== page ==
US New Homes Sales Rise 0.4 Percent in October as Prices Climb

WASHINGTON—U.S. sales of new homes edged up 0.4 percent last month, coming in below expectations as housing prices continued to climb.

The Commerce Department reported Wednesday that sales of new single-family homes rose to a seasonally adjusted annual rate of 745,000 last month from 742,000 in September. Economists had expected October’s new home sales to come in at a 795,000 annual pace. And the September sales rate was revised sharply lower from 800,000 in Commerce’s original report.

New home sales were down 23 percent from a year earlier.

The median price of a new home, the point where half the homes sold for more and half for less, rose to a record $407,700 last month, up nearly 18 percent from a year earlier.

New home sales rose 11 percent from September to October in the Midwest and 0.2 percent in the South. They fell 11.8 percent in the Northeast and 1.1 percent in the West.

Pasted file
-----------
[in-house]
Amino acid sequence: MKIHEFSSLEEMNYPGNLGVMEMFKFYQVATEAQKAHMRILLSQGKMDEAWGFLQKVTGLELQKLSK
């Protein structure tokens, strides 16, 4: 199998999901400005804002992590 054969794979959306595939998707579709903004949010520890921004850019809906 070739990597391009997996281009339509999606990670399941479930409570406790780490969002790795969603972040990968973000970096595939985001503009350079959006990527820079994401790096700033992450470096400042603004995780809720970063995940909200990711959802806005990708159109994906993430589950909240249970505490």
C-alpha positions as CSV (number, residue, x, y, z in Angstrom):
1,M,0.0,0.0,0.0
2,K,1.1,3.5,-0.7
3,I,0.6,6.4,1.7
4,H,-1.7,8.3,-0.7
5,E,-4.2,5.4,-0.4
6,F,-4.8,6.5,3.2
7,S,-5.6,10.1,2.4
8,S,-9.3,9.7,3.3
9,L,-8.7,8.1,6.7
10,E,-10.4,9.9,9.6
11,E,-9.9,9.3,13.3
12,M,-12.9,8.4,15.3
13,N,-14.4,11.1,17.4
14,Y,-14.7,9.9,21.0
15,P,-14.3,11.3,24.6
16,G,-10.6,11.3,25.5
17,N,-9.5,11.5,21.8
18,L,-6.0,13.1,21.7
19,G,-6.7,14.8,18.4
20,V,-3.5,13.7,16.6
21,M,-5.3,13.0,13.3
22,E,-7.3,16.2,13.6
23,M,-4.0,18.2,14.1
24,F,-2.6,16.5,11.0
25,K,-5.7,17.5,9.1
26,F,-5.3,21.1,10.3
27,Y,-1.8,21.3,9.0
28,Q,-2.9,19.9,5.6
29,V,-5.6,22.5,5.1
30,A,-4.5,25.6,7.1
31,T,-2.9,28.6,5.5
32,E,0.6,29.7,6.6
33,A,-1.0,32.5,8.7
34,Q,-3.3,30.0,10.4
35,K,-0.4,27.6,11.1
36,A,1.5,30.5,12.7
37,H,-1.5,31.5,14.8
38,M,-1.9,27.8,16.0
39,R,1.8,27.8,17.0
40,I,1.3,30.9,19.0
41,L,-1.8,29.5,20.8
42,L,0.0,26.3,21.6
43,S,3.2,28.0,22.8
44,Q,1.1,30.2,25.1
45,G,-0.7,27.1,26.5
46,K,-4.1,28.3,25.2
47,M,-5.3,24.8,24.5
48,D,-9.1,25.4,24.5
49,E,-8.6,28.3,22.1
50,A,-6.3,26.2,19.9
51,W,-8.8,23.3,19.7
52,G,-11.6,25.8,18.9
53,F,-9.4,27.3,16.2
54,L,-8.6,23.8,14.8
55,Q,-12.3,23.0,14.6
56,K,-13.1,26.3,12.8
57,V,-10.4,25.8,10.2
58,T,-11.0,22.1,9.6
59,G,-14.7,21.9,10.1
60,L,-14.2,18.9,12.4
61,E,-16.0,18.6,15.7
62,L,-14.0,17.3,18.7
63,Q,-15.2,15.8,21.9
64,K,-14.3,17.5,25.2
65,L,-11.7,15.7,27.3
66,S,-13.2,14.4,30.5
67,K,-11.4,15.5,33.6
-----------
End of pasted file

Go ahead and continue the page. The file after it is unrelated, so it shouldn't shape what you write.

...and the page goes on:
The housing market has been hot, thanks to rock-bottom mortgage rates and pent-up demand from consumers locked in last year by the pandemic.

On Monday, the National Association of Realtors reported that sales of previously occupied homes rose 0.8 percent last month to a seasonally adjusted annual rate of 6.3 million, the strongest annual pace since January.

By Paul Wiseman


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